Opium Consumption and the Incidence of Cancer: Does Opium Account as an Emerging Risk Factor for Gastrointestinal Cancer?
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Some epidemiological studies have shown an association between opium consumption and the incidence of gastrointestinal (GI) cancer. The present study was designed to investigate the effects of opium on the initiation of GI cancer in rats.
Forty-five rats were randomly divided into three groups; each received different treatment for 40 weeks. The rats in group 1 received purified water, while animals in group 2 were treated with 5 mg/kg diethylnitrosamine (DEN) orally for 8 weeks and continued with purified water by the end of the experiment. The third experimental group received 300 mg/kg opium for 16 weeks and then continued with 50 mg/kg phenobarbital by the end of the 40th week. The growth of tumors in the treated groups was assessed by histological changes and the up/down expression of p53, cdkn1, cdk2, e-cdh, and n-cdh genes in different parts of GI tract.
Histological examinations revealed that DEN was able to induce the growth of tumor in GI tract as shown by active mitotic figure in different regions of GI system and hyperplasia of hepatocytes associated with infiltration of inflammatory cells, intestinal villous hypertrophy, and colorectal adenoma. There was also significant (p < 0.05) overexpression of p53, cdk2, and n-Cdh genes in different parts of digestive system in DEN-treated group. However, these pathological changes and the degradation of gene expression were not observed in the opium-treated group.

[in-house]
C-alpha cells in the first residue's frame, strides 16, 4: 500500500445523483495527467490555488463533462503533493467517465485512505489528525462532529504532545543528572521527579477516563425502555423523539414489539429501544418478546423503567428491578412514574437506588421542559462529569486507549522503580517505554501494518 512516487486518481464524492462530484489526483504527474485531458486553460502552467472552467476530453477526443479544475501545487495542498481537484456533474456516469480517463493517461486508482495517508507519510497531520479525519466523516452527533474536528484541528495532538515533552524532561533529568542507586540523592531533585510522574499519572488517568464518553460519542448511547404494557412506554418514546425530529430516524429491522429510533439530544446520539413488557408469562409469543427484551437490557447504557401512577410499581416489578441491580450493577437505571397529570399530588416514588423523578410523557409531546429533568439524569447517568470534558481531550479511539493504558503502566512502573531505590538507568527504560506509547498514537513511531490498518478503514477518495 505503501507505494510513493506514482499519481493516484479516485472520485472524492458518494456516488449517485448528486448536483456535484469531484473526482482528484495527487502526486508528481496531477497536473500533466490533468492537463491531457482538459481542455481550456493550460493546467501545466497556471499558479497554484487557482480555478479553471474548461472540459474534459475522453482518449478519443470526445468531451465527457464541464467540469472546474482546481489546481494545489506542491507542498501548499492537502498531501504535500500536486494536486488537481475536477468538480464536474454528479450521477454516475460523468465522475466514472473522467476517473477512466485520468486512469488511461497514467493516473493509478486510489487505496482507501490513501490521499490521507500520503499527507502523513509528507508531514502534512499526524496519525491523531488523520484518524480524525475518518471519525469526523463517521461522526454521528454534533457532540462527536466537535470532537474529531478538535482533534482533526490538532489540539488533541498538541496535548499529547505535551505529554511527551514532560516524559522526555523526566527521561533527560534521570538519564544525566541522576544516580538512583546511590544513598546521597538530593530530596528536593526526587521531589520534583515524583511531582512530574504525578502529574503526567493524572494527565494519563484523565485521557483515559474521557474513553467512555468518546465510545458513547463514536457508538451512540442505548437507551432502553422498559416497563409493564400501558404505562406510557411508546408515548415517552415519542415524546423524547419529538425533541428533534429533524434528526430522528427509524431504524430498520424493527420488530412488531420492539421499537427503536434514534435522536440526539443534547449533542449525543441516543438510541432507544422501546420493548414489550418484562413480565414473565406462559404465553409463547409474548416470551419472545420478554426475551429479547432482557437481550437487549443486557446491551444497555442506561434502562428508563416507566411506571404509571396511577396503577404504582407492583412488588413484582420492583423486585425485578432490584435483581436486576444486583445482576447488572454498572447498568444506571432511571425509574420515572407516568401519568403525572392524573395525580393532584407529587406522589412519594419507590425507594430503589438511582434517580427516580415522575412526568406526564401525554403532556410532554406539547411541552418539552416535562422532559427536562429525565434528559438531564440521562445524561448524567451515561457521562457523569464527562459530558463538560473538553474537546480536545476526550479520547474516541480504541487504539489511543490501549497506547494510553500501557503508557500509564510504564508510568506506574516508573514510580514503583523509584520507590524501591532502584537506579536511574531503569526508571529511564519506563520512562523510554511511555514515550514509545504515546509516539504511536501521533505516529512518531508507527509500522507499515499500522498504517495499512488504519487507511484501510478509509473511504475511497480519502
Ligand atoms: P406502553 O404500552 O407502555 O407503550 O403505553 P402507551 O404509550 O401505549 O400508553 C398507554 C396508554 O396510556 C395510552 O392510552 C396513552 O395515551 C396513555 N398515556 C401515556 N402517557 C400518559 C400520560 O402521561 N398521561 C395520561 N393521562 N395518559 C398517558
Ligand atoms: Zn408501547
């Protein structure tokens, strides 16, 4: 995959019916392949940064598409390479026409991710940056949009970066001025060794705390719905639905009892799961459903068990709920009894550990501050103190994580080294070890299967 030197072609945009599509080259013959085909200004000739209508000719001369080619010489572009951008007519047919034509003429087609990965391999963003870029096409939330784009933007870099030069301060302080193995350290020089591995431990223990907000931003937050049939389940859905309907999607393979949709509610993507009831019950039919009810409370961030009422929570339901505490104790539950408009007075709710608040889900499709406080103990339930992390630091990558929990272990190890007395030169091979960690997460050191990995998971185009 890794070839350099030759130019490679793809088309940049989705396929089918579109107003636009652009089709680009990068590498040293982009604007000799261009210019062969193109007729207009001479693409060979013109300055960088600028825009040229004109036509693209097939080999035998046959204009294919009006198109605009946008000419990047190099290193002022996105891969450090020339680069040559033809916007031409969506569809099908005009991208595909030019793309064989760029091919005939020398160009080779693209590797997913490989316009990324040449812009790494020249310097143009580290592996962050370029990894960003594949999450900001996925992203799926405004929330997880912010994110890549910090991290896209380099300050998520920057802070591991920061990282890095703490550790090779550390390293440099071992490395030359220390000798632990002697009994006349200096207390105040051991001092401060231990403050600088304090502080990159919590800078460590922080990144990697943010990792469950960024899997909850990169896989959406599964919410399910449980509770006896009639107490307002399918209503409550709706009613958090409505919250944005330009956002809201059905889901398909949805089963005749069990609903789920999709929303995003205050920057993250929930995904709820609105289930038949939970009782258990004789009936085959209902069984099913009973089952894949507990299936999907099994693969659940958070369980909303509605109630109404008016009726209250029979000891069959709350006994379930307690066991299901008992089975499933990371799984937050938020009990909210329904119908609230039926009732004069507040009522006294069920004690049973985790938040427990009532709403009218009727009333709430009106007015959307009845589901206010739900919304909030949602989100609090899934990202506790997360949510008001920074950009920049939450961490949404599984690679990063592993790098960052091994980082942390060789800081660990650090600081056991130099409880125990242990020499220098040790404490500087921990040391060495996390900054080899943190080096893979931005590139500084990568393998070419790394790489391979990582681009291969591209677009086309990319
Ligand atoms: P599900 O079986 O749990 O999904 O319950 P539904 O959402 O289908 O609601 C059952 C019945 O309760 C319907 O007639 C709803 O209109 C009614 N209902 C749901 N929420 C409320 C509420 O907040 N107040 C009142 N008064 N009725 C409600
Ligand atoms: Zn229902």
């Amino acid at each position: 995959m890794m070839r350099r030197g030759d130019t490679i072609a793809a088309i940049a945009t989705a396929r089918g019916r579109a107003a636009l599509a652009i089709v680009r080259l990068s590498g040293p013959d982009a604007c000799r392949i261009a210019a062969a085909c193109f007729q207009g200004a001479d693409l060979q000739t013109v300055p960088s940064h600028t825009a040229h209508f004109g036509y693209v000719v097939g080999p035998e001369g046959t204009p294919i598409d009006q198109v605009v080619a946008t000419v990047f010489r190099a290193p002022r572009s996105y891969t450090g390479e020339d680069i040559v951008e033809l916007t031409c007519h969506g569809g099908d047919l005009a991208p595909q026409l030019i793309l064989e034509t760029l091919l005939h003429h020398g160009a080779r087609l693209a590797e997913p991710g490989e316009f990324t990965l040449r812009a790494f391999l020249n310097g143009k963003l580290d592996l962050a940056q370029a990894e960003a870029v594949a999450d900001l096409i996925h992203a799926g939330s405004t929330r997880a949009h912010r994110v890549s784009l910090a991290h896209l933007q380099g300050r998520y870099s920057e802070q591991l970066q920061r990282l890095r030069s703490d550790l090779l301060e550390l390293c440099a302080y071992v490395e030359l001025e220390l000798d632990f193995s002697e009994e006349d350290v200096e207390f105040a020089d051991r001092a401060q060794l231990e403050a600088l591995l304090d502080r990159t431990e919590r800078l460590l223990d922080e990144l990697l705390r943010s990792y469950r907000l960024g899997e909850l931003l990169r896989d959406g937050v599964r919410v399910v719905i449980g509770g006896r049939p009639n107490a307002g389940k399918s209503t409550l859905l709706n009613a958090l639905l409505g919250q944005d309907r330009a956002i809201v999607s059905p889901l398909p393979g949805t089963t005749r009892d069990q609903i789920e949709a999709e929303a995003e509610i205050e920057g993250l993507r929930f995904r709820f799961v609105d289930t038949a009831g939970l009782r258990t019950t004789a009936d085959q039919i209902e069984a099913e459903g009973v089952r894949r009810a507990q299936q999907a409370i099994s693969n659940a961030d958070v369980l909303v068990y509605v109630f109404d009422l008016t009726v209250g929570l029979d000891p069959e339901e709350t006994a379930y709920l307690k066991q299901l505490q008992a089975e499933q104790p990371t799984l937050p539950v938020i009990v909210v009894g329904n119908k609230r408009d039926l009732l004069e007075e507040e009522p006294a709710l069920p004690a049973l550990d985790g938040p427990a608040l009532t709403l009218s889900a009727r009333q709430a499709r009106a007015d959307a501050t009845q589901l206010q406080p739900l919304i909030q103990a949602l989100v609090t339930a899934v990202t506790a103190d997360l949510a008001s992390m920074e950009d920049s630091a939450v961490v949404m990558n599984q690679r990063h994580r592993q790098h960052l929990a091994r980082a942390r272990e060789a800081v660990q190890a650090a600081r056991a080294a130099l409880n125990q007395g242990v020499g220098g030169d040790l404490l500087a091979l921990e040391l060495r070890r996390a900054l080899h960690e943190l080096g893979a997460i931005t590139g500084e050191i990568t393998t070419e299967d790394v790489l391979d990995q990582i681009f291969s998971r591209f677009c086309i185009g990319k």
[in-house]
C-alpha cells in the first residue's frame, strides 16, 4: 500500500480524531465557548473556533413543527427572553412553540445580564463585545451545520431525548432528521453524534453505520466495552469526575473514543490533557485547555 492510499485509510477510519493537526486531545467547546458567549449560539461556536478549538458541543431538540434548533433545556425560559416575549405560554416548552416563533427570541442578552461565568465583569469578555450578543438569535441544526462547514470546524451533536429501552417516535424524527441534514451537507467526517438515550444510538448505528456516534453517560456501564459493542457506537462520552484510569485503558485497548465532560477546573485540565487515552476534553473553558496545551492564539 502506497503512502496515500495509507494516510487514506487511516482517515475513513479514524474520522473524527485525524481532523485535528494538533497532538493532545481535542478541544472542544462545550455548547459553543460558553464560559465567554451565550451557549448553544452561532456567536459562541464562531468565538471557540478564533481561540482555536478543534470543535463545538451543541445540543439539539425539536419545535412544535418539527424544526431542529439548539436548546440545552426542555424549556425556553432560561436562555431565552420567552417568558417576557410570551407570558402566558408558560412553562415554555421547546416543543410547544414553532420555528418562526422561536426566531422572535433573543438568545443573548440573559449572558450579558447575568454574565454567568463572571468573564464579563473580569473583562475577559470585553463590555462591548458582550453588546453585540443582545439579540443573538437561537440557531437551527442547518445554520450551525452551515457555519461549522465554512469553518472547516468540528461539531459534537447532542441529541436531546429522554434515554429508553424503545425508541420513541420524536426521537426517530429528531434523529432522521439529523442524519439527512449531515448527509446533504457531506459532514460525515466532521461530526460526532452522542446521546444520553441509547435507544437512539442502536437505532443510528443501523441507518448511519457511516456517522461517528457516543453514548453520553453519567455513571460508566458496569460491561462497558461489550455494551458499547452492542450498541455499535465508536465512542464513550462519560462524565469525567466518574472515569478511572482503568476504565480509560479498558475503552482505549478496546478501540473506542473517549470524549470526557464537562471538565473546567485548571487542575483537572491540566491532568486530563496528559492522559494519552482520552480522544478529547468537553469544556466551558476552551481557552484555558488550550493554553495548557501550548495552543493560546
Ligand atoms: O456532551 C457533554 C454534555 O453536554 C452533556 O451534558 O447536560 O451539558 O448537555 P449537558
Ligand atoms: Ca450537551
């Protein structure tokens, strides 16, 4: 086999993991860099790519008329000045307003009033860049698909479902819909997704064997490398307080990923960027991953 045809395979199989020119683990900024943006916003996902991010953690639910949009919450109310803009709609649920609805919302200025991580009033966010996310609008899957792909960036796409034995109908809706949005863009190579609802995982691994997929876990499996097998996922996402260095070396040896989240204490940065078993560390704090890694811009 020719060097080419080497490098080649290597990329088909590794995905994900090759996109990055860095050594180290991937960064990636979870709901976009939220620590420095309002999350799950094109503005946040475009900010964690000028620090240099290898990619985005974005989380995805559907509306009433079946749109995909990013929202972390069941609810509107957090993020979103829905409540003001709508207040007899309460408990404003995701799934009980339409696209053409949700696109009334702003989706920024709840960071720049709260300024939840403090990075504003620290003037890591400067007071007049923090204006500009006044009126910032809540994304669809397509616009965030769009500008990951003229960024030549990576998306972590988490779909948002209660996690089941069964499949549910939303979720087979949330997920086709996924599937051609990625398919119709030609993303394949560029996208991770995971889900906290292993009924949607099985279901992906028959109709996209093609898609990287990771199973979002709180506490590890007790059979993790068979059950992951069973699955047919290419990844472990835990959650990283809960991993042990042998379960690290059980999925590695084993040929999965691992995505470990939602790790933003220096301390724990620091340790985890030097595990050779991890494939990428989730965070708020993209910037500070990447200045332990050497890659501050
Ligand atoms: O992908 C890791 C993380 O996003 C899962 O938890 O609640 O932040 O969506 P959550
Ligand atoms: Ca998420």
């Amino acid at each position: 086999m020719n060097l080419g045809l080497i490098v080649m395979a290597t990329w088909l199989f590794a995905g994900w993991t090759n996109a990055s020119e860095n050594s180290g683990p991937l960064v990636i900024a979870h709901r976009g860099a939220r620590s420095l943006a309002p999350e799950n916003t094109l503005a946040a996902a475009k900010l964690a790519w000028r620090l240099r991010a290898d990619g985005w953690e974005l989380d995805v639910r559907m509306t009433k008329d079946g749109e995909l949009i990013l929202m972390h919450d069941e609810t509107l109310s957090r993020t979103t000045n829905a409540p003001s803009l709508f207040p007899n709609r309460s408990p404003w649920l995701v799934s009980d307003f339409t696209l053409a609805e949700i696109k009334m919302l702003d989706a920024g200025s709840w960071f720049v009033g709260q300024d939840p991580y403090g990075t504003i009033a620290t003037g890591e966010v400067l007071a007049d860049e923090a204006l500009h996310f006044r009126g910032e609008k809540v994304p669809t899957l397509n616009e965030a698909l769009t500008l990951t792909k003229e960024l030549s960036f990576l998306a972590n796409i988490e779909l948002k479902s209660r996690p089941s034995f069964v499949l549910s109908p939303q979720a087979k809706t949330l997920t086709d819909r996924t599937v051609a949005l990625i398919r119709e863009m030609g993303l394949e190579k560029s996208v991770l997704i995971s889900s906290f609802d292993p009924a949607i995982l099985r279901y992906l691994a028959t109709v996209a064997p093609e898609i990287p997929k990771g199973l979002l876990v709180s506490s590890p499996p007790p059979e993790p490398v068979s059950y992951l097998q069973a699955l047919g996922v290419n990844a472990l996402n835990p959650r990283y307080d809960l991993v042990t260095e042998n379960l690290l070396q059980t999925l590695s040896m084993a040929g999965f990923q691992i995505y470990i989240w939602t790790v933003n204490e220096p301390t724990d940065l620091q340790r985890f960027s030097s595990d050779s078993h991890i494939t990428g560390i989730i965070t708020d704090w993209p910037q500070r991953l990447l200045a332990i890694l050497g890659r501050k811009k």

The results of this study suggest that the opium does not promote the initiation of cancer in GI tract.
KeywordsDiethylnitrosamine Opium Cancer Gastrointestinal tract
We would like to thank the Ministry of Higher Education and Scientific Research in Iraq and the University of Tehran for funding this study. Special thanks to Dr. Hossein Golami and Dr. Hassan Khalaf Al-Qaraghouli for preparation of some pathological pictures of tissues.
Compliance with Ethical Standards
The experimental protocol has been approved by the institutional Animal care and use Committee.
Conflict of Interest
The authors declare that they have no conflict of interest.
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